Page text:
The Vietnamese sweep through Cambodia produced an unprecedented level of turmoil on the Thai border, as disorganized and bypassed Khmer Rouge units and civilian refugees fled before their advancing enemy. Amid this chaos, in 1979, two anti-Vietnamese insurgent movements, besides the Khmer Rouge, came into being. The first of these was the Khmer People's National Liberation Armed Forces (KPNLAF--see Appendix B), the armed wing of the Khmer People's National Liberation Front (KPNLF--see Appendix B), which gave allegiance to Son Sann, a noncommunist, perennial cabinet minister in successive Sihanouk administrations. The other was the Sihanouk National Army (Armée Nationale Sihanoukiste--ANS--see Appendix B), the armed wing of the National United Front for an Independent, Neutral, Peaceful, and Cooperative Cambodia (Front Uni National pour un Cambodge Indépendant, Neutre, Pacifique, et Coopératif-- FUNCINPEC--see Appendix B), which owed allegiance to Sihanouk. Fighting independently, these noncommunist guerrilla movements and the Khmer Rouge fomented continuous rebellion in the early 1980s that could not be quelled, despite a substantial Vietnamese military commitment to this purpose. Operating from refugee camps on the Thai frontier, the insurgents made forays into the Cambodian border provinces and kept the countryside in a permanent state of insecurity.
In the 1984 to 1985 dry season, the Vietnamese military command in Cambodia, frustrated because of depredations by the guerrillas, undertook a sustained offensive to dislodge them from their sanctuaries in the refugee camps. These installations were pounded by artillery and were overrun by Vietnamese tactical units. The operation, which was intended to cripple the Khmer guerrillas, had the opposite effect, however. It drove them away from the border, and they undertook prolonged forays deeper into the Cambodian interior.
To restrict guerrilla activity, the Vietnamese erected a physical barrier on the Thai-Cambodian border. Code-named Project K-5, the effort consisted of clearing jungle growth; of erecting obstacles, such as ditches, barbed wire, and minefields; and of building a road parallel to the border. Construction of the project, which began in 1985, was performed by corvée labor. All districts in Cambodia were tasked to provide able-bodied males for tours of duty on the project that ranged from three to six months. Living conditions were primitive in the construction camps, and the diet was inadequate; the area was malarial, and unexploded ordnance from past conflicts was a constant threat. The barrier was completed in 1987 at an unrecorded cost in Cambodian lives. Preliminary indications shortly thereafter revealed that it was having little effect on guerrilla movements to and from the Cambodian interior.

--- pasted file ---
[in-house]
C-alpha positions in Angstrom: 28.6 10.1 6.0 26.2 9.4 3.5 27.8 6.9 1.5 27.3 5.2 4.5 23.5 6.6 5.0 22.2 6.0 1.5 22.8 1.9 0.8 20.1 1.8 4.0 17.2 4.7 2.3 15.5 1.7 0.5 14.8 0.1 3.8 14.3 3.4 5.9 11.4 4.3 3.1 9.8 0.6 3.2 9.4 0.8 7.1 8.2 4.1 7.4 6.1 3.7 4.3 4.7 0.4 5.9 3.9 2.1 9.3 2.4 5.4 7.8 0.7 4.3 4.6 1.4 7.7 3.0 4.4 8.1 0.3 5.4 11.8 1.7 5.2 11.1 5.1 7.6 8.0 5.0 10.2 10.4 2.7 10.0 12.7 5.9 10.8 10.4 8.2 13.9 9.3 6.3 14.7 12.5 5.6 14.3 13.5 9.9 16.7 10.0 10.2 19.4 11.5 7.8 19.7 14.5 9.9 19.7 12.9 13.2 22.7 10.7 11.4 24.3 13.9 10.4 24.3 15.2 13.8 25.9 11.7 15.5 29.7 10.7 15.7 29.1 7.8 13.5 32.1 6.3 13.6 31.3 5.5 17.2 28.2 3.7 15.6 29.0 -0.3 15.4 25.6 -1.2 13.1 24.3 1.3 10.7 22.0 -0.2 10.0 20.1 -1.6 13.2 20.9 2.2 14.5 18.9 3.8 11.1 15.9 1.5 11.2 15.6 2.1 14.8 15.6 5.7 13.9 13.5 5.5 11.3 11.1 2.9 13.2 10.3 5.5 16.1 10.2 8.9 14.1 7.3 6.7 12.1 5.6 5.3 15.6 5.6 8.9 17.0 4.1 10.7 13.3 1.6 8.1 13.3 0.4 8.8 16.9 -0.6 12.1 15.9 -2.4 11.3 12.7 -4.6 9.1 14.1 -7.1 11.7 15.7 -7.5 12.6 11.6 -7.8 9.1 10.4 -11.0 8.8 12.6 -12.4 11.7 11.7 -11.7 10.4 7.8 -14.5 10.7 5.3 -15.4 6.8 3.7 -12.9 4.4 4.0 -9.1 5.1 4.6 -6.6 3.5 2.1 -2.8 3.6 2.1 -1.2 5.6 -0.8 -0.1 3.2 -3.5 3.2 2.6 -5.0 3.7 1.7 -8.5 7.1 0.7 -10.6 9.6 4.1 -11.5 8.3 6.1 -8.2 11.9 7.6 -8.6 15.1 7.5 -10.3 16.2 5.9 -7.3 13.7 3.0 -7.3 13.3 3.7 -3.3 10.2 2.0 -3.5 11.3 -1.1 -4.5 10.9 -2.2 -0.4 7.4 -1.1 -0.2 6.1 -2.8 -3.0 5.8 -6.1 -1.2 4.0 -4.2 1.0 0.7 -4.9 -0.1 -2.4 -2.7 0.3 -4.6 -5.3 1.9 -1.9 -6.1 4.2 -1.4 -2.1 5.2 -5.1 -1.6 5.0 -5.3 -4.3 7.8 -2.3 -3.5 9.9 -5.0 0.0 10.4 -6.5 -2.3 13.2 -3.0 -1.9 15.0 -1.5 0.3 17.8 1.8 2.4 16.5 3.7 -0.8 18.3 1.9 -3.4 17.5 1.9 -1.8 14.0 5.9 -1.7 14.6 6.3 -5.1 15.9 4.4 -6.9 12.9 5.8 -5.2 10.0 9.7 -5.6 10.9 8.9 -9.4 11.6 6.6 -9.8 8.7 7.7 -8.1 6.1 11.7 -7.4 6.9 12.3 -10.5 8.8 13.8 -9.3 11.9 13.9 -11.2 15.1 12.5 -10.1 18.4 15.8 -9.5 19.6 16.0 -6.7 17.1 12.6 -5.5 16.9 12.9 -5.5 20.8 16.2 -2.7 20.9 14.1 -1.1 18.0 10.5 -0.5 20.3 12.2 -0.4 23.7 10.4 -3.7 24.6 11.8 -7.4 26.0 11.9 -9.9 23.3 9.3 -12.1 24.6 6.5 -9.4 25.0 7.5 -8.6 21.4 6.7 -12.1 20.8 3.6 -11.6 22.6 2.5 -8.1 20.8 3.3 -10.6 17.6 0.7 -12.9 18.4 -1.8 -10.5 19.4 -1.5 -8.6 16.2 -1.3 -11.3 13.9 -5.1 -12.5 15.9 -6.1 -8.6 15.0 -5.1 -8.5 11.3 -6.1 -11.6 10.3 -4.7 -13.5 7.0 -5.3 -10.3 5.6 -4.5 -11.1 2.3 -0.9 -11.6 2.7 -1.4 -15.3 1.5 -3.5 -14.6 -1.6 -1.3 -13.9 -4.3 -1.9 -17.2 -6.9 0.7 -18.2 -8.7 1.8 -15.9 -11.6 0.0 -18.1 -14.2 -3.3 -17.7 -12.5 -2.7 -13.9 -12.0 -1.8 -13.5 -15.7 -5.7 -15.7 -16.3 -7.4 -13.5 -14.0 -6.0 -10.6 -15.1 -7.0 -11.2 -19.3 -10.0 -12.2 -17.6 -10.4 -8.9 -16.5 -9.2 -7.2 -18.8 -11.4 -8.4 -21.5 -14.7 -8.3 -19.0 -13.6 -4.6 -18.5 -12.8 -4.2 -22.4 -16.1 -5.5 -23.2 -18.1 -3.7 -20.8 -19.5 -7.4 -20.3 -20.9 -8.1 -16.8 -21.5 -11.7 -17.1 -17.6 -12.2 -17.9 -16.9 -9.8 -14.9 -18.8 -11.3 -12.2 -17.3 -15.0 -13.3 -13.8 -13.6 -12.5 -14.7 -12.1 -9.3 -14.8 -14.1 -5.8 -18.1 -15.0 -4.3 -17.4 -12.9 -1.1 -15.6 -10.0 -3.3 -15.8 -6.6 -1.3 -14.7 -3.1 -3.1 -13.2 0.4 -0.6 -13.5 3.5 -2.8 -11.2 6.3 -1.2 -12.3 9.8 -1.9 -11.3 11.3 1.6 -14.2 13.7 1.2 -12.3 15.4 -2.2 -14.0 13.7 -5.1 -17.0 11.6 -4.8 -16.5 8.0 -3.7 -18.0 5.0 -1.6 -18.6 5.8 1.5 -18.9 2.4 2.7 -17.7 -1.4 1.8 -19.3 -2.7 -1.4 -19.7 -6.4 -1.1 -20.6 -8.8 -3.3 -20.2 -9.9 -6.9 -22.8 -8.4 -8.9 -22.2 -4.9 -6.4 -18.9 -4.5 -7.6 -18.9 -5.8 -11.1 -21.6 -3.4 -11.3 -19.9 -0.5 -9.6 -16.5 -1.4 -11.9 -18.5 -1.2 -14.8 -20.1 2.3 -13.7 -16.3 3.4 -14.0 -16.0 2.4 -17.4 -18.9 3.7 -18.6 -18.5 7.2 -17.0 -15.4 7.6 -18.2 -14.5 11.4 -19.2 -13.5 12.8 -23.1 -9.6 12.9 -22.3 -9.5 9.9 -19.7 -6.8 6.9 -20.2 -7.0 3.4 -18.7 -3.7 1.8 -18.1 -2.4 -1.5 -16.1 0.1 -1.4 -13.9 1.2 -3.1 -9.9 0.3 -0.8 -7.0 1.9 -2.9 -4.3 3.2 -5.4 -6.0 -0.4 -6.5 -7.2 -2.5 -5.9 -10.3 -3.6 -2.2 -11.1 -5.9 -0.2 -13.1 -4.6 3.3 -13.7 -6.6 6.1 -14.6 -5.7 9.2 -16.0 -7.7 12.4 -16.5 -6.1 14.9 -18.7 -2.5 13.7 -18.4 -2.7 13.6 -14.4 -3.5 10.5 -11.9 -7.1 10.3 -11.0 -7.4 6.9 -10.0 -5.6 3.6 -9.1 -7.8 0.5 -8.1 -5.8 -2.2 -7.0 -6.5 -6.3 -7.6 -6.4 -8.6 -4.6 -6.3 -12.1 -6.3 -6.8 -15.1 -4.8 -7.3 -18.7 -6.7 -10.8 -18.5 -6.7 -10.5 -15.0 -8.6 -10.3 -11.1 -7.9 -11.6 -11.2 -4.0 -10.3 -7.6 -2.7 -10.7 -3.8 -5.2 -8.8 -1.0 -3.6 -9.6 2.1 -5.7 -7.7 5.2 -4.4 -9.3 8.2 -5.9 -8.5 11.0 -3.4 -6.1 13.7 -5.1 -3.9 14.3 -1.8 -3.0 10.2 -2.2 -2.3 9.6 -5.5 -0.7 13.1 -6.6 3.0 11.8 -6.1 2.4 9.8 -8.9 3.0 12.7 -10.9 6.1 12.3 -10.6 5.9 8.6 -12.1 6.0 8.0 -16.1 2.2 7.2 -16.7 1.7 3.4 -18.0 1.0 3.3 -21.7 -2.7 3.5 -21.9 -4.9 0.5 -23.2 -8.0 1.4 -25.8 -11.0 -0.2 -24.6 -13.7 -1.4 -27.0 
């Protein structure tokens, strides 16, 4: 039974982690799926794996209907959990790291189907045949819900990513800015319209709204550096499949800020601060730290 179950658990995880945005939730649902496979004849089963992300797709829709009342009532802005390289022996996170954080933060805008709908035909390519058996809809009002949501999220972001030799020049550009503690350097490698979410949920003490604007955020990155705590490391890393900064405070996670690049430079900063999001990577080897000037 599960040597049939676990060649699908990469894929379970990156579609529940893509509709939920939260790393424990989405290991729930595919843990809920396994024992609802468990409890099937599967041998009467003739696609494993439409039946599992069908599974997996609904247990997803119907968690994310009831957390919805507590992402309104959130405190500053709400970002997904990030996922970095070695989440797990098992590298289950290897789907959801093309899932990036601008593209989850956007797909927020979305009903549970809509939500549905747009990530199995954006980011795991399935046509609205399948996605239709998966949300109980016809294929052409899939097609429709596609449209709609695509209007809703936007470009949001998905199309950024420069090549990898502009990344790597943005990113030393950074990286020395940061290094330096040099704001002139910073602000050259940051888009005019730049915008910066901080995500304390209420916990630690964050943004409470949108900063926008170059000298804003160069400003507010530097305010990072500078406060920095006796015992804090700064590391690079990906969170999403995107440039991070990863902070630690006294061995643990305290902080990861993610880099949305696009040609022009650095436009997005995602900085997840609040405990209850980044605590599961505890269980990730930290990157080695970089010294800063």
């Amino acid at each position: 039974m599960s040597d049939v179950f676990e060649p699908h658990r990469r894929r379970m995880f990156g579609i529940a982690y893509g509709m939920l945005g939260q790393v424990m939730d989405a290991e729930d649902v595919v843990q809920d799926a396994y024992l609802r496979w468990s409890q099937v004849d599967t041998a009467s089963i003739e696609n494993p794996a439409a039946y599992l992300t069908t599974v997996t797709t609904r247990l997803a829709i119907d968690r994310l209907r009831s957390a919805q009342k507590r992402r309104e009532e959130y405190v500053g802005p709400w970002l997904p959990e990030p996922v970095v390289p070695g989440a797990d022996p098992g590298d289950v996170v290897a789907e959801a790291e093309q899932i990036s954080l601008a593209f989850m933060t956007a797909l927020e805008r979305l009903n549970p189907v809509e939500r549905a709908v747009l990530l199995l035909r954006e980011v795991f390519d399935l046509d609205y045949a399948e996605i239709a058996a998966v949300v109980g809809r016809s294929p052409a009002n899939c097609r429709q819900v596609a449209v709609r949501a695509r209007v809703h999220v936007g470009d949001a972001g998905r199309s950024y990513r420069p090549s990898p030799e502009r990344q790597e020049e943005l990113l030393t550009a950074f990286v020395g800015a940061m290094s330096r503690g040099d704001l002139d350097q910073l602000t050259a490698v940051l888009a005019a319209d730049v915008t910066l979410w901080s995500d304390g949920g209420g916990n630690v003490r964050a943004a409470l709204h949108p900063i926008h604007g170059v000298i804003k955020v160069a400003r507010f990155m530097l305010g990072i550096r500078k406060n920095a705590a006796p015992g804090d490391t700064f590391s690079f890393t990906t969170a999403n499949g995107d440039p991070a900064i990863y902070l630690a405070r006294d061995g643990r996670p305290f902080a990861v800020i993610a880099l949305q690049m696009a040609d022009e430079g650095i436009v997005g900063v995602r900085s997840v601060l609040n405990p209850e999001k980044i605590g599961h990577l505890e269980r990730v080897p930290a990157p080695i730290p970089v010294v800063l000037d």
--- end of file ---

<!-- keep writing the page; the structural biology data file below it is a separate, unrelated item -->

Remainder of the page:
In the late 1980s, a Vietnamese military contingent of 140,000 troops, and a Khmer force--a surrogate for the Vietnamese--of 30,000 to 35,000 troops, which comprised the KPRAF of the new government in Phnom Penh, maintained tenuous control over the heartland of Cambodia. This territory included the population centers, the fertile rice-growing area around the Tonle Sap, and the main arteries of communication (see Population, ch. 2; Agriculture, and Transportation and Communications, ch. 3). The combined Vietnamese-KPRAF military effort was opposed by disunited and factious but persistent insurgent forces belonging to each of the three components of the tripartite Coalition Government of Democratic Kampuchea (CGDK--see Coalition Government of Democratic Kampuchea, ch. 4). The insurgents had the capability to conduct long-range combat or reconnaissance patrols with as many as 100 troops. They could engage in small-scale propaganda missions, raids, and ambushes against poorly armed targets, such as militia outposts, and in sabotage against stationary, infrastructural objectives, such as bridges and railroad tracks. They lacked sufficient troop strength, heavy weapons, trained leadership, and dependable logistical support, however, for sustained combat operations. From their jungle havens deep within the country and from their bases near the Thai border, the insurgents were reputed to range widely throughout Cambodia. Verifiable guerrilla actions, however, were confined to the northwestern provinces of Batdambang and Siemreab-Otdar Meanchey (the two provinces were combined into one by the government of the People's Republic of Kampuchea prior to 1980), which continued to be the centers of insurgent activity. Most foreign observers in the late 1980s assessed the military situation as being at a stalemate. The rebels lacked the capability, actual or potential, to drive out the Vietnamese occupation force, while the combined Vietnamese-KPRAF armies, at foreseeable force and equipment levels, were incapable of destroying the CGDK guerrilla units.
The tripartite CGDK opposed both the Vietnamese military presence in Cambodia and the government of the People's Republic of Kampuchea that had been installed in Phnom Penh by Hanoi. Each component of the coalition maintained its own force of armed combatants (see fig. 13). Divided by deep-seated animosities among their leaders, these three distinctive and autonomous military forces were brought into a reluctant and uneasy coalition as a result of diplomatic activity by the Association of Southeast Asian Nations (ASEAN). The common goal of contesting the Vietnamese occupation, however, could not bridge the noncommunist coalition partners' deep suspicion toward the renascent Khmer Rouge. Throughout the 1980s, the three combatant forces remained unintegrated, and each maintained separate bases, command structures, and operational planning. An effort by ASEAN to unite the three resistance forces on the Thai border resulted, in May 1984, in the creation on paper of the Permanent Military Coordinating Committee, which apparently never functioned.